The Court of Claims found as a matter of fact, among other things:
"As the contractors proceeded with the work of removing the material behind the dam, it was found that said dam was not backed with broken stone, sawdust, and sediment, as stated in paragraph 33 of the specifications, but that said backing was composed of a soft, slushy sediment from a height of about 2 feet from the crest to an average depth of 7 feet, and below that to the bottom of the required excavation said dam was backed by cribwork of an average height of 4.3 feet, consisting of sound logs filled with stones."
47 Ct.Cl. p. 238.
The Court of Claims refused to enter judgment for the damages suffered by reason of the difference in the backing of the dam as found by the court, but estimated the damages for the matters in dispute in that respect to aggregate $6,549.23 (47 Ct.Clms. 236).
In the course of its opinion, the court below said that, if paragraph 33 stood alone, it would be a warranty of the material backing the dam. "It was," said the court,
"a positive and material representation as to a condition presumably within the knowledge of the government, and upon which, in the absence of any other provision or warning, the plaintiffs had a right to rely."
But the court held that the cautionary provisions of paragraph 20 and 70 required the claimants to inform themselves of the condition of the backing of the dam, and that, when those paragraphs were read with paragraph 33, the statements and representations of the last-named paragraph could not be regarded as a warranty upon which the claimants had the right to rely, and the court reached this conclusion upon the authority of certain cases of its own and Simpson v. United States, 172 U. S. 372.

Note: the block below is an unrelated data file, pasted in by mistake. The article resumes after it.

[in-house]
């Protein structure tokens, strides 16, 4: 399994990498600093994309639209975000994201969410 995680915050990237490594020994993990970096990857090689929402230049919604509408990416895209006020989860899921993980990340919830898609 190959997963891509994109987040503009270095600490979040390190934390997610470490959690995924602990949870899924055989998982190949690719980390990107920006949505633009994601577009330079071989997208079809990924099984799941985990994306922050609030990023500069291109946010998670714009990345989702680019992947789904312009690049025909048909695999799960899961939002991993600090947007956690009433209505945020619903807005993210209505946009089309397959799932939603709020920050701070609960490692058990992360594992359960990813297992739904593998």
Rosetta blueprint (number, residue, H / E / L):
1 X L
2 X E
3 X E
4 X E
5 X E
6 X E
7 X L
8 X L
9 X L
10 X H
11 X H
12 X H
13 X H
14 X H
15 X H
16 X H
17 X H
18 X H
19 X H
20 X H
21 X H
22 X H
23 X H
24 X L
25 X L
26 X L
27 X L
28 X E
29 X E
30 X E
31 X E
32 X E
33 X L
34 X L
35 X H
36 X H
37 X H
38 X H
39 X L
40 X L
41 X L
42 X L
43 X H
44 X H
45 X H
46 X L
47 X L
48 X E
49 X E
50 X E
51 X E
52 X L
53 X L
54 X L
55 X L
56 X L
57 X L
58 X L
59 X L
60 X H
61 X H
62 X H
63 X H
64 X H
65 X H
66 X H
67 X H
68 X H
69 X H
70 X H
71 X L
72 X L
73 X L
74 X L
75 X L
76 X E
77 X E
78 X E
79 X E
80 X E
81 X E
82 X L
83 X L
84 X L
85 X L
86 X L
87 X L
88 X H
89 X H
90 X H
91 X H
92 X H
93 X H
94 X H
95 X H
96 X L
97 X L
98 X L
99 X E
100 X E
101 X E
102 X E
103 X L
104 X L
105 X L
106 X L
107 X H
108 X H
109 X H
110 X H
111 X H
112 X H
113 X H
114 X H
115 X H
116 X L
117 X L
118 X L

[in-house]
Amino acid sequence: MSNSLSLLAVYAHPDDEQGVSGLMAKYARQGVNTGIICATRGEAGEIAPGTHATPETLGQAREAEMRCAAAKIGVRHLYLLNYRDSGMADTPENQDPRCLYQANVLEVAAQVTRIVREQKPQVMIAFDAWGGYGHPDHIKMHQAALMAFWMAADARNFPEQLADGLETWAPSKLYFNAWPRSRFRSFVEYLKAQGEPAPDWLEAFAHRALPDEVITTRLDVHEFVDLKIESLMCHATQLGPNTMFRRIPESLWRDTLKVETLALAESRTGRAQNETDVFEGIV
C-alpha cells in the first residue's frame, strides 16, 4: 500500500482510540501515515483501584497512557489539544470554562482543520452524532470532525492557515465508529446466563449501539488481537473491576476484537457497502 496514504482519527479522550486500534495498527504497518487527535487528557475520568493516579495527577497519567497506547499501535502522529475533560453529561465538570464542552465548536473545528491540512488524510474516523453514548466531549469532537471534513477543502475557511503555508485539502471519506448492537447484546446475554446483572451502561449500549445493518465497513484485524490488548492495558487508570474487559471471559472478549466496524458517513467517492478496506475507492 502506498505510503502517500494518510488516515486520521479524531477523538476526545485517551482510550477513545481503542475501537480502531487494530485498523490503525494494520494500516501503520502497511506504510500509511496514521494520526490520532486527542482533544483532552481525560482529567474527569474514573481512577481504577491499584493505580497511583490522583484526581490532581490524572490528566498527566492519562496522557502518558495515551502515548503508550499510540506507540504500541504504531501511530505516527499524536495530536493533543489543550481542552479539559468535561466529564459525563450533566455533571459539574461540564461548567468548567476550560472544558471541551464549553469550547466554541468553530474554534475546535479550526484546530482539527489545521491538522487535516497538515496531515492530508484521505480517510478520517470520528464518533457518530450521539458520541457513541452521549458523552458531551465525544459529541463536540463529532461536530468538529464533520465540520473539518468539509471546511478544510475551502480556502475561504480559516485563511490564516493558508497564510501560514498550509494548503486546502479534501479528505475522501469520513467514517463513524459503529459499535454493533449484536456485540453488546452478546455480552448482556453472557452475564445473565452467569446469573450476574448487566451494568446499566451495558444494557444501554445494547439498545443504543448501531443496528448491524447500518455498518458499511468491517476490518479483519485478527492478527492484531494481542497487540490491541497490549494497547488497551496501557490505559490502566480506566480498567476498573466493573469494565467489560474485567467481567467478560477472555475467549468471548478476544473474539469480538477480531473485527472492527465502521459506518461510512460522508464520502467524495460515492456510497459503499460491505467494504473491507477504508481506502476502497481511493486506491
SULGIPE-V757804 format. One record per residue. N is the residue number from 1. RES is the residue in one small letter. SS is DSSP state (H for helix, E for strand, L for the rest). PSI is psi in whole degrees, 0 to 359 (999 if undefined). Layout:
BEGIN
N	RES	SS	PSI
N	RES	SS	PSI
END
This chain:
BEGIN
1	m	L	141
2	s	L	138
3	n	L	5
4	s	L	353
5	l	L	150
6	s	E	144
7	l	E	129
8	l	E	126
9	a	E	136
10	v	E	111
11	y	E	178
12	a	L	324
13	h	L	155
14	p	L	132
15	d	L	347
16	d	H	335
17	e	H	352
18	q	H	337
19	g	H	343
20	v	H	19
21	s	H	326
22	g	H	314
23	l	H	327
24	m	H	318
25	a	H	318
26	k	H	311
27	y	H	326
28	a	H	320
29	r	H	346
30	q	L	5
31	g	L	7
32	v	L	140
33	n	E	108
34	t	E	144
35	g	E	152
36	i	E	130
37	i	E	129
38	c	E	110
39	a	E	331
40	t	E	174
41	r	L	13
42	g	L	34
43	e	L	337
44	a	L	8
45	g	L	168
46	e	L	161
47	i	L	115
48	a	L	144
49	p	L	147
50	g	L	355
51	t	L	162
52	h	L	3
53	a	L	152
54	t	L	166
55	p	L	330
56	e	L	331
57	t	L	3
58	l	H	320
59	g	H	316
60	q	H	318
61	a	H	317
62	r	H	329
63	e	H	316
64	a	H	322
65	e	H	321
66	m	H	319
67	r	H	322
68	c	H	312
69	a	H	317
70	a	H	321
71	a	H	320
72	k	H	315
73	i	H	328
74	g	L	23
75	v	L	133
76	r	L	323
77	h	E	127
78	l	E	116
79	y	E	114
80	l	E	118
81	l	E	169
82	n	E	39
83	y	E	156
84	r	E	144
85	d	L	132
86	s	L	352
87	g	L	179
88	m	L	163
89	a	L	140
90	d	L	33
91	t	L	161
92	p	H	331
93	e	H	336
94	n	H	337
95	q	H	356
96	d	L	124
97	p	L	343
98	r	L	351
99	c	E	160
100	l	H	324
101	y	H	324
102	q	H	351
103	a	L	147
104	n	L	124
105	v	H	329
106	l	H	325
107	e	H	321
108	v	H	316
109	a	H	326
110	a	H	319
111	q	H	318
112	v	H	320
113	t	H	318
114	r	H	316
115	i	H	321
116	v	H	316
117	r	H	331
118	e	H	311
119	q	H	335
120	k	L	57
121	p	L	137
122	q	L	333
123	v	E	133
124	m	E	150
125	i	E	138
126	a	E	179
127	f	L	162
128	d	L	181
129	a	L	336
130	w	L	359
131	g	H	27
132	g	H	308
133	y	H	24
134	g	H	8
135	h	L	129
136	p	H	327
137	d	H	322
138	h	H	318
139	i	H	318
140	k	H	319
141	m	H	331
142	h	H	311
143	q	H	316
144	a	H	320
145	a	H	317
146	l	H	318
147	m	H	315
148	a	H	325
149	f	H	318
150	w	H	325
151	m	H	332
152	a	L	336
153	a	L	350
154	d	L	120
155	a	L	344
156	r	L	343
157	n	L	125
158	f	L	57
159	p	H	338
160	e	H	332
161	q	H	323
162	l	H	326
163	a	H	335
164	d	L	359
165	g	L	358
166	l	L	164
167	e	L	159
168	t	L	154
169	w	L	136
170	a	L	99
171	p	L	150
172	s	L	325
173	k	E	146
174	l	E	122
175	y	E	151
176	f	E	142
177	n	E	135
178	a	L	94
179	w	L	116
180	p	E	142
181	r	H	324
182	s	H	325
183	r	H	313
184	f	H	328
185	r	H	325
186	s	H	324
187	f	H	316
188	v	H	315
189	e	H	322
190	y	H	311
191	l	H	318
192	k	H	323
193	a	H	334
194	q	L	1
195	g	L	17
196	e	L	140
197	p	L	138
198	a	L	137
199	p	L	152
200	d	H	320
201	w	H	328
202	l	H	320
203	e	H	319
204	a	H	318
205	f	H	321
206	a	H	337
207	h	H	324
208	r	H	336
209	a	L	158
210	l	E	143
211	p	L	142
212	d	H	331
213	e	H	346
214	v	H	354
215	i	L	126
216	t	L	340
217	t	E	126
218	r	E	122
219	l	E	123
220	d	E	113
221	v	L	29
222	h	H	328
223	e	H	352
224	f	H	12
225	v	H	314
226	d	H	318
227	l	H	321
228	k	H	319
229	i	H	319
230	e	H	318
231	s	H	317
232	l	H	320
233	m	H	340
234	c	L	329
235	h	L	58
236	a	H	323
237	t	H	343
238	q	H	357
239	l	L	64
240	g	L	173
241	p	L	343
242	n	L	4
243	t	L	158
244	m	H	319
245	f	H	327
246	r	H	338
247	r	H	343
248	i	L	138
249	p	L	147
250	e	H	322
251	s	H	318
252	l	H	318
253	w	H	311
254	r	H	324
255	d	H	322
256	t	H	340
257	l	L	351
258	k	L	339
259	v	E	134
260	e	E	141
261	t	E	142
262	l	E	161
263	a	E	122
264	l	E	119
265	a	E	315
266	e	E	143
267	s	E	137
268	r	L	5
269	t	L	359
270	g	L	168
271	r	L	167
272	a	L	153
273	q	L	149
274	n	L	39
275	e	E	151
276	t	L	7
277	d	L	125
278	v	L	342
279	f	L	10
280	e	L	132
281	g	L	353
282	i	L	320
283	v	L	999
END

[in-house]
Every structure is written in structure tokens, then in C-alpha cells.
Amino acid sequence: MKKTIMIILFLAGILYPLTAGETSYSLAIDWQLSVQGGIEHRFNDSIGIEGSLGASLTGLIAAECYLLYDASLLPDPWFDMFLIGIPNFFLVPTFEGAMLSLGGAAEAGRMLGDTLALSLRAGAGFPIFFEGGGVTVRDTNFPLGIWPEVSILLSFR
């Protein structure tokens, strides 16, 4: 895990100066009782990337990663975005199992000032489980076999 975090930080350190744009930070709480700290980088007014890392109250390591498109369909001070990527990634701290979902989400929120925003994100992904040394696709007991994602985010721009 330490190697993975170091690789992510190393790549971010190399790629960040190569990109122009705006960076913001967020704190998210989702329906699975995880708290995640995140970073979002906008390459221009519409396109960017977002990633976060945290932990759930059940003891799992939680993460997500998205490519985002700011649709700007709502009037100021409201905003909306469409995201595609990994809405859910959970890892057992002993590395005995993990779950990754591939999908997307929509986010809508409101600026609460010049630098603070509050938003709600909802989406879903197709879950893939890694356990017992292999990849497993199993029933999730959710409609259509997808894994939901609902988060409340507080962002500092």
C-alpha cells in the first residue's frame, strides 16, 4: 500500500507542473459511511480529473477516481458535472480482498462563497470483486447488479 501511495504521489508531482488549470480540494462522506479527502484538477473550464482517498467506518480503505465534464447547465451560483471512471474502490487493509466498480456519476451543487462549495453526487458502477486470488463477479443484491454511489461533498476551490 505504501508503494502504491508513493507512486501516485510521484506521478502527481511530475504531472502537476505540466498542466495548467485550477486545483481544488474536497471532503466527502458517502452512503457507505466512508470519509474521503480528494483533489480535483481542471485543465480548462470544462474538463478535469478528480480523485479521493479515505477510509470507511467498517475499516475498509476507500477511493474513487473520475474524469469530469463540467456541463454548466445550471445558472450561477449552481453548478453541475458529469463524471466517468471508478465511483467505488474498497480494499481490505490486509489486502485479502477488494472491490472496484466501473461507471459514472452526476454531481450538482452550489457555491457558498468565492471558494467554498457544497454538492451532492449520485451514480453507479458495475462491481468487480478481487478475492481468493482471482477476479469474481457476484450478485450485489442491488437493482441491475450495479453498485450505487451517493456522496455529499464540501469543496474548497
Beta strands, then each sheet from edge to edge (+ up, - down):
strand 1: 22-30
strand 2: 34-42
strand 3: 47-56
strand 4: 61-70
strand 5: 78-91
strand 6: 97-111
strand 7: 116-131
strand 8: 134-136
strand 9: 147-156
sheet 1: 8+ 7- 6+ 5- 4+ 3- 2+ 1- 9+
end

In Simpson v. United States, supra, suit was brought upon a contract for the construction of a dry dock at the Brooklyn Navy Yard. It was discovered that the foundations upon which the dry dock rested contained quicksands which were unknown, and which were not shown in the drawings and plans inspected by the contractors before the making of the contract, and upon the strength of which the contractors had made their bid. This Court held that the written contract merged all previous negotiations, and must be presumed in law to express the final understanding of the parties. Of the contract itself, the Court said that it was clear that there was nothing in its terms which supported, even by remote implication, the premise upon which the claimants rested their right of recovery; that the contract contained no statement or
agreement or even intimation of a warranty, express or implied, concerning the character of the underlying soil at the place where the dock was to be built; that the only word in the contract which supported the contention of warranty was that the dock was to be built in the navy yard upon a site which was "available," and that the word "available" did not warrant against the quicksands which were found, and it certainly did appear that the site was available, for the dock was constructed upon it. It is therefore apparent that this case is entirely different from the one now under consideration, in the contents of the contract and specifications made part thereof, and that in the Simpson case, the claimants relied upon previous negotiations and information as to the site for the dock, developed in the plans showing the result of an examination made by government officers upon a portion of the yard, and did not depend, as here, upon the terms of the contract.
In this case, the claimants rely upon the contract, read in the light of the findings of the Court of Claims. Turning to paragraphs 20 and 70, the Court of Claims justified its conclusion in that part of paragraph 20 which provides that
"quantities given are approximate only, and that no claim shall be made against the United States on account of any excess or deficiency, absolute or relative, in the same. Bidders, or their authorized agents, are expected . . . to visit the locality of the work, and to make their own estimates,"